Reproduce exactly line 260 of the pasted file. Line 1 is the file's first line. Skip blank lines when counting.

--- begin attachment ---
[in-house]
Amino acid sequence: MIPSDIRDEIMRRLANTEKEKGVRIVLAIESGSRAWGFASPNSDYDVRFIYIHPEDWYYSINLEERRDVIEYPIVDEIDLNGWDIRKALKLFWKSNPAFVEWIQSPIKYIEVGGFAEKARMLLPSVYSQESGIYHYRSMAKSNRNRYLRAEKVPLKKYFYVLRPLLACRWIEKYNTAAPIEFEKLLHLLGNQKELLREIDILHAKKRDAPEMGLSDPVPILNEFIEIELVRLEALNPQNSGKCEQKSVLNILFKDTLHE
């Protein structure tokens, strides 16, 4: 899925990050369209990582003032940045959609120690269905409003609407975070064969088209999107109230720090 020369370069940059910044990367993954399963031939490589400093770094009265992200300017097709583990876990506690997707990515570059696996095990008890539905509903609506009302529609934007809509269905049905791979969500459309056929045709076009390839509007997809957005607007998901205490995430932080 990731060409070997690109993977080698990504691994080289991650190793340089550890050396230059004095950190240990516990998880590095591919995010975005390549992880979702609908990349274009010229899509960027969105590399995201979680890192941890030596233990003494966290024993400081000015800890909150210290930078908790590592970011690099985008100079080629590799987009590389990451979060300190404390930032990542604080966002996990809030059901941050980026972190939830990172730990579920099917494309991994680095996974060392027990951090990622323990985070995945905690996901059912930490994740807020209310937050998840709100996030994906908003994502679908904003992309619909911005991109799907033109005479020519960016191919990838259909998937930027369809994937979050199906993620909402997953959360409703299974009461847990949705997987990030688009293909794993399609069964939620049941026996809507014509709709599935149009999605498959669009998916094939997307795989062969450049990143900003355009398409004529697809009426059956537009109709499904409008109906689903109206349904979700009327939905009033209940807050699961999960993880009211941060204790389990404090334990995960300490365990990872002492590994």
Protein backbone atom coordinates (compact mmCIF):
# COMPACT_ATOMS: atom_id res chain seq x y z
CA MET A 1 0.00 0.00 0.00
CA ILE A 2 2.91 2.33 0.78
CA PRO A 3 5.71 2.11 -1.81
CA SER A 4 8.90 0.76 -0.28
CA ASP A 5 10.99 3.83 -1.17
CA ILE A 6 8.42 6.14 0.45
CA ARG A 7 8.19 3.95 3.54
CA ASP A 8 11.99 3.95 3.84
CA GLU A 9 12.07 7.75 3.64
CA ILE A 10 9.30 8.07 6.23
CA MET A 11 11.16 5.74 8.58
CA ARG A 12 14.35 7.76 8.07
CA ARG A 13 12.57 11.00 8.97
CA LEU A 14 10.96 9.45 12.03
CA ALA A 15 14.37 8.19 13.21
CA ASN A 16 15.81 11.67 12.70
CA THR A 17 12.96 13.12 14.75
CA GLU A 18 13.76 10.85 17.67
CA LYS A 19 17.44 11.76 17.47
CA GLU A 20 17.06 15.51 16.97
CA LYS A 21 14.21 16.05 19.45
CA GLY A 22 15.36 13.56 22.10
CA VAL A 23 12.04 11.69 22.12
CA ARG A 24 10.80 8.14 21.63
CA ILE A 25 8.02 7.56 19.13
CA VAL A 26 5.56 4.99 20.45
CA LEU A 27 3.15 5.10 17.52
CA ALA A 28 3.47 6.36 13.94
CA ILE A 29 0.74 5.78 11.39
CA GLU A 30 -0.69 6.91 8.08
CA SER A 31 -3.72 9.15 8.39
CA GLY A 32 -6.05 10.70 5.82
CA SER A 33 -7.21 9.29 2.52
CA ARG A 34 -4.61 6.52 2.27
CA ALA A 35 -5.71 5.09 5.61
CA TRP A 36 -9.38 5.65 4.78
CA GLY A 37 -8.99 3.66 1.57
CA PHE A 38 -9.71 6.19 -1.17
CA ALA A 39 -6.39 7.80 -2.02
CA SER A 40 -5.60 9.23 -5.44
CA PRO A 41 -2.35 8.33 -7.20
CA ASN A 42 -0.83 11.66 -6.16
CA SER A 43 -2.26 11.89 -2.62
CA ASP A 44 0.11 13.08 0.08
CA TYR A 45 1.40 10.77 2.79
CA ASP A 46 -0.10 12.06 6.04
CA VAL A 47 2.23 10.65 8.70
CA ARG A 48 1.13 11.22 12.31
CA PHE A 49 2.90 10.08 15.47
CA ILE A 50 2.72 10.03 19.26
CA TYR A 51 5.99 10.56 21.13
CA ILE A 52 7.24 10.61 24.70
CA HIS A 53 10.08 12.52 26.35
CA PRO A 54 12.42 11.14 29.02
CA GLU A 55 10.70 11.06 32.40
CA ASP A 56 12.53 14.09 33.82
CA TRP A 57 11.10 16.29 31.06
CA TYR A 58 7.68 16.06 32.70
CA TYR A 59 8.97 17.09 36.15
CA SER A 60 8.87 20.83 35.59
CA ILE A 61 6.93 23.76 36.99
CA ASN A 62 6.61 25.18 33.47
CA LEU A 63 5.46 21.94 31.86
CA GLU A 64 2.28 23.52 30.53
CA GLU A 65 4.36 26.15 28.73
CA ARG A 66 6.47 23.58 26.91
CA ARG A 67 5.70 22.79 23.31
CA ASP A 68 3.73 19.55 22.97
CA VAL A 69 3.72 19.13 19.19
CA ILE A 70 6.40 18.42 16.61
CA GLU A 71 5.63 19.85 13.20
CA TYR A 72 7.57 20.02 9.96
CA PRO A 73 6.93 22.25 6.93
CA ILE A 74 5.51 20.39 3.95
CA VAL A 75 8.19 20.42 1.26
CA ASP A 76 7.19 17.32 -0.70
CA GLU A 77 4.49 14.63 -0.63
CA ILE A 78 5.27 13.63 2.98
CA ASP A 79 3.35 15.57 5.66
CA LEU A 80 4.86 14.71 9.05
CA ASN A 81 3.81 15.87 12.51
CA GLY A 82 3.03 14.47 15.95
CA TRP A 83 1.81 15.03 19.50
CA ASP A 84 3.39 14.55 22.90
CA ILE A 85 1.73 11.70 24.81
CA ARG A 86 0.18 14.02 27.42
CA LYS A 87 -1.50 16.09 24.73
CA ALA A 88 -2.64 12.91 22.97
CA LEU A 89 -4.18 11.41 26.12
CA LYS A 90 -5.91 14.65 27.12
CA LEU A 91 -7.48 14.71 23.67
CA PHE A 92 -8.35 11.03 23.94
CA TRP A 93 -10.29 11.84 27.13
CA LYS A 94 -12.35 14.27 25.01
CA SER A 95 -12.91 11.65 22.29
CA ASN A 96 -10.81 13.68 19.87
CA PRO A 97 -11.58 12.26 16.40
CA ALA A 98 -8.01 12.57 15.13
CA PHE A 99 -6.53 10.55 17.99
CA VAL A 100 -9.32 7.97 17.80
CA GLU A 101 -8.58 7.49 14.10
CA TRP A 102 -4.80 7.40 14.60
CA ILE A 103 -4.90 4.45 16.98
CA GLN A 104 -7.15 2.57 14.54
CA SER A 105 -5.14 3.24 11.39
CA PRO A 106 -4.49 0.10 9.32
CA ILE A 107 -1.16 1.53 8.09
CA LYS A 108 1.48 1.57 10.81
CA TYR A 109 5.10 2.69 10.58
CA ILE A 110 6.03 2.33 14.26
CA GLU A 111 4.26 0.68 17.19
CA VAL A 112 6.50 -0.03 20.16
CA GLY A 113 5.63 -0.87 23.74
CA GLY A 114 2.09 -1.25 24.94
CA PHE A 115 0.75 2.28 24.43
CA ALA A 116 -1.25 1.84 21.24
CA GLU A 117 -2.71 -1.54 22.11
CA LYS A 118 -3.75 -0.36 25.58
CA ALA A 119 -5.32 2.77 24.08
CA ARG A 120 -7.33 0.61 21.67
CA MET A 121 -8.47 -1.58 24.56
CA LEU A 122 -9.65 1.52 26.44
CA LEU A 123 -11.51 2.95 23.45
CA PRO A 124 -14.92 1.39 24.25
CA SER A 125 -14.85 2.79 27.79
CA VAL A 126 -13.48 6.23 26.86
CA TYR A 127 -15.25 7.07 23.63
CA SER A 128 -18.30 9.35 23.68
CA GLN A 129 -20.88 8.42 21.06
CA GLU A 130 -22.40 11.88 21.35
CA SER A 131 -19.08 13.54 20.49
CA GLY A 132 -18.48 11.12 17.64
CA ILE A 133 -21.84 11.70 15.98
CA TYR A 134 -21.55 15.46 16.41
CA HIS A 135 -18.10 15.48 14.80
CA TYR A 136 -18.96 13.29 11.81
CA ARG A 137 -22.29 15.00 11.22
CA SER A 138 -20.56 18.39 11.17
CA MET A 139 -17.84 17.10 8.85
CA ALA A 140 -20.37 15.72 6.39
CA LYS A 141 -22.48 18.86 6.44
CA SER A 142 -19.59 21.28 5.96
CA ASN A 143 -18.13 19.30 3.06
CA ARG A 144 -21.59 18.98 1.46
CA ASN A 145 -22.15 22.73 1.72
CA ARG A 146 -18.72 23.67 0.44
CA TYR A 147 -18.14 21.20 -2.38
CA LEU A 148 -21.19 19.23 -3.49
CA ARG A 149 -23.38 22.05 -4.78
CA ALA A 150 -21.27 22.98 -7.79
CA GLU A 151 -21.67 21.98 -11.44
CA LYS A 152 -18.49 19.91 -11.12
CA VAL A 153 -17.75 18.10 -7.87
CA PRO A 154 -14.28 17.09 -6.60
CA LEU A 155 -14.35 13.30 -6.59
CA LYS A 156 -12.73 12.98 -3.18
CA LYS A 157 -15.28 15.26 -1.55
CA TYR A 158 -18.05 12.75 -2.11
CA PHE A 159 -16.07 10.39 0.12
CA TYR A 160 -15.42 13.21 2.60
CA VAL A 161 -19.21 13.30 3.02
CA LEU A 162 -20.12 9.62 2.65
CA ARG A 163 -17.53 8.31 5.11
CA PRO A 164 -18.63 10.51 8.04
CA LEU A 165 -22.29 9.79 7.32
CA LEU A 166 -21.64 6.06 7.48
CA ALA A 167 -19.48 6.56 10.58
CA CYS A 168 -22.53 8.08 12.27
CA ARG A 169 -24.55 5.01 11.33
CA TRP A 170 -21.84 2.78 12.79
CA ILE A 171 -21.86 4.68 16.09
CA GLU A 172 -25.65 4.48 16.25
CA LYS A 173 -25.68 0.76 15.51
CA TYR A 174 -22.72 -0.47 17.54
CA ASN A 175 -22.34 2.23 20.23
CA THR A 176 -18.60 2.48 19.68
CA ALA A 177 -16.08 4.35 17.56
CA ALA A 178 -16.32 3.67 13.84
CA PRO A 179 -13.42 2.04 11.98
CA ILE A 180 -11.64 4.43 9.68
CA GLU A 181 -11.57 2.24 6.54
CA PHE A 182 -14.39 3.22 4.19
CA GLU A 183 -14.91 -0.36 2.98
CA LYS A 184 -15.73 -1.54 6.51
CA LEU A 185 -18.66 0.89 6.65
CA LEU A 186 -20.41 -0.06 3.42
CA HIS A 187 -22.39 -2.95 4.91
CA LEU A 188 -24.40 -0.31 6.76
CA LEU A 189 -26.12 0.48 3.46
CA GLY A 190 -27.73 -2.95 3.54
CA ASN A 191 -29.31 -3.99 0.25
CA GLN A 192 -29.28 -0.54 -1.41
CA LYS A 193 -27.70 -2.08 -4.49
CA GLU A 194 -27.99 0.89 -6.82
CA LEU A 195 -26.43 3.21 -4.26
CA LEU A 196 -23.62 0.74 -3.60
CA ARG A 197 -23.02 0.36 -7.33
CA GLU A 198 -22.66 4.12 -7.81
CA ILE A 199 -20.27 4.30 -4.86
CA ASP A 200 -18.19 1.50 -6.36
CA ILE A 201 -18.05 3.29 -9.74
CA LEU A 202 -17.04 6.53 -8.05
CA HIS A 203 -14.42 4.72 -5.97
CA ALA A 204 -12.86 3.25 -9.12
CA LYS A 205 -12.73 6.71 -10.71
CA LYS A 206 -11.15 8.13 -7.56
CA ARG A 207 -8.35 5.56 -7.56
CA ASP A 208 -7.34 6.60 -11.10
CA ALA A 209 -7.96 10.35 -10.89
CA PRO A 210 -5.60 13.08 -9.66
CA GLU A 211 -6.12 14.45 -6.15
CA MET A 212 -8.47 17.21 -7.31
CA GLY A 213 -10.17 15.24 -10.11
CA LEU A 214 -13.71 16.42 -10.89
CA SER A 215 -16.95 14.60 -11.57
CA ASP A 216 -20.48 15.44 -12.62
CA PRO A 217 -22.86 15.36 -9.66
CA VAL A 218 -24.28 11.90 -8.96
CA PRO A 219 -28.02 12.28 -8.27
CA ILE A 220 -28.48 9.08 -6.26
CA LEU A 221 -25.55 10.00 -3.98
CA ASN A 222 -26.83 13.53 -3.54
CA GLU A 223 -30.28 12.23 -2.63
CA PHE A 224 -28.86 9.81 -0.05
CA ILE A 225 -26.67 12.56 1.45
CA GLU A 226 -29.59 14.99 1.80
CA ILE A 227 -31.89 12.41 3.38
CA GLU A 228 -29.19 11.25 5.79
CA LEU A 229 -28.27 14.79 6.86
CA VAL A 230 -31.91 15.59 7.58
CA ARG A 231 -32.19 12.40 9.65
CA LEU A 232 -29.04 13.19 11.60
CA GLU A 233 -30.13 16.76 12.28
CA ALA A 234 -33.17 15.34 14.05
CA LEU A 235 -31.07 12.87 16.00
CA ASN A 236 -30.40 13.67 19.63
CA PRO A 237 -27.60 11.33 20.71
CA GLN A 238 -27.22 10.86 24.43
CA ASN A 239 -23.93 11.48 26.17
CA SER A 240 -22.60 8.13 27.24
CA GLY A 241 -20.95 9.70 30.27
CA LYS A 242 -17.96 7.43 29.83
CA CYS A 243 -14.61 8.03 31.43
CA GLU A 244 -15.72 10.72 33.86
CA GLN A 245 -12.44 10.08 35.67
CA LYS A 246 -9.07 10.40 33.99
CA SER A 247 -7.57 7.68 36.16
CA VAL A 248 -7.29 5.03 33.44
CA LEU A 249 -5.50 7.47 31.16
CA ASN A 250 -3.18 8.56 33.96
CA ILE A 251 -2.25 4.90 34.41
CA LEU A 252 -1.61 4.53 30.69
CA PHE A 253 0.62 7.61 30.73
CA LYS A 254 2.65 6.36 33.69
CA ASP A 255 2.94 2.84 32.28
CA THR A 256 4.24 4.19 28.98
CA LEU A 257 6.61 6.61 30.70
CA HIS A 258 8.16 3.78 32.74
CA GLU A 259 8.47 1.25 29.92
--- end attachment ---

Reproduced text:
CA ASP A 255 2.94 2.84 32.28